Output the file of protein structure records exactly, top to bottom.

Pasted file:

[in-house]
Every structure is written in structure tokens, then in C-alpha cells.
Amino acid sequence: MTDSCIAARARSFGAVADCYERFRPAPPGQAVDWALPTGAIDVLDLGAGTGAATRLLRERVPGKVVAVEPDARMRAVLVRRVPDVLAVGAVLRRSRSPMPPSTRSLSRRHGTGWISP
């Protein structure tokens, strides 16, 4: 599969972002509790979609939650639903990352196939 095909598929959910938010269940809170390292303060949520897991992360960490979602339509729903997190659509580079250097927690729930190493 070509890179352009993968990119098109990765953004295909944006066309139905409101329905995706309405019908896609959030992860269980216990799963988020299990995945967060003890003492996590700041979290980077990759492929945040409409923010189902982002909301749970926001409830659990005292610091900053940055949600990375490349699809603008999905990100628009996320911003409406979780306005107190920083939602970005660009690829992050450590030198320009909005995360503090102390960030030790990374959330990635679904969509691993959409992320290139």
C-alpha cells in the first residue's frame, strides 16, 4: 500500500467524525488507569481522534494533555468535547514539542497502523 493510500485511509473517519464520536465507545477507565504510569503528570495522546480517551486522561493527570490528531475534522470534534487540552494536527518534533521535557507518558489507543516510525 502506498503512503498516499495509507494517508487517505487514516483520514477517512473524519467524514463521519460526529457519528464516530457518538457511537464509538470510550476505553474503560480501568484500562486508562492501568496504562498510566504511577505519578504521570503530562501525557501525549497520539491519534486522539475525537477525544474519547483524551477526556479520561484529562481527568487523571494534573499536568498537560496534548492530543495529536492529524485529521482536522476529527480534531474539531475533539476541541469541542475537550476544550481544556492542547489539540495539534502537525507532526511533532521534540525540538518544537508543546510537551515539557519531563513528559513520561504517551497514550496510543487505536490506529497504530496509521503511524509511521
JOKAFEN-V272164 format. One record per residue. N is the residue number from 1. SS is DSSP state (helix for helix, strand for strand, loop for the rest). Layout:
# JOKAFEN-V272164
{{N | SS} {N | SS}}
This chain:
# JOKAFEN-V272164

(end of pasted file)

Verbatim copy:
[in-house]
Every structure is written in structure tokens, then in C-alpha cells.
Amino acid sequence: MTDSCIAARARSFGAVADCYERFRPAPPGQAVDWALPTGAIDVLDLGAGTGAATRLLRERVPGKVVAVEPDARMRAVLVRRVPDVLAVGAVLRRSRSPMPPSTRSLSRRHGTGWISP
């Protein structure tokens, strides 16, 4: 599969972002509790979609939650639903990352196939 095909598929959910938010269940809170390292303060949520897991992360960490979602339509729903997190659509580079250097927690729930190493 070509890179352009993968990119098109990765953004295909944006066309139905409101329905995706309405019908896609959030992860269980216990799963988020299990995945967060003890003492996590700041979290980077990759492929945040409409923010189902982002909301749970926001409830659990005292610091900053940055949600990375490349699809603008999905990100628009996320911003409406979780306005107190920083939602970005660009690829992050450590030198320009909005995360503090102390960030030790990374959330990635679904969509691993959409992320290139």
C-alpha cells in the first residue's frame, strides 16, 4: 500500500467524525488507569481522534494533555468535547514539542497502523 493510500485511509473517519464520536465507545477507565504510569503528570495522546480517551486522561493527570490528531475534522470534534487540552494536527518534533521535557507518558489507543516510525 502506498503512503498516499495509507494517508487517505487514516483520514477517512473524519467524514463521519460526529457519528464516530457518538457511537464509538470510550476505553474503560480501568484500562486508562492501568496504562498510566504511577505519578504521570503530562501525557501525549497520539491519534486522539475525537477525544474519547483524551477526556479520561484529562481527568487523571494534573499536568498537560496534548492530543495529536492529524485529521482536522476529527480534531474539531475533539476541541469541542475537550476544550481544556492542547489539540495539534502537525507532526511533532521534540525540538518544537508543546510537551515539557519531563513528559513520561504517551497514550496510543487505536490506529497504530496509521503511524509511521
JOKAFEN-V272164 format. One record per residue. N is the residue number from 1. SS is DSSP state (helix for helix, strand for strand, loop for the rest). Layout:
# JOKAFEN-V272164
{{N | SS} {N | SS}}
This chain:
# JOKAFEN-V272164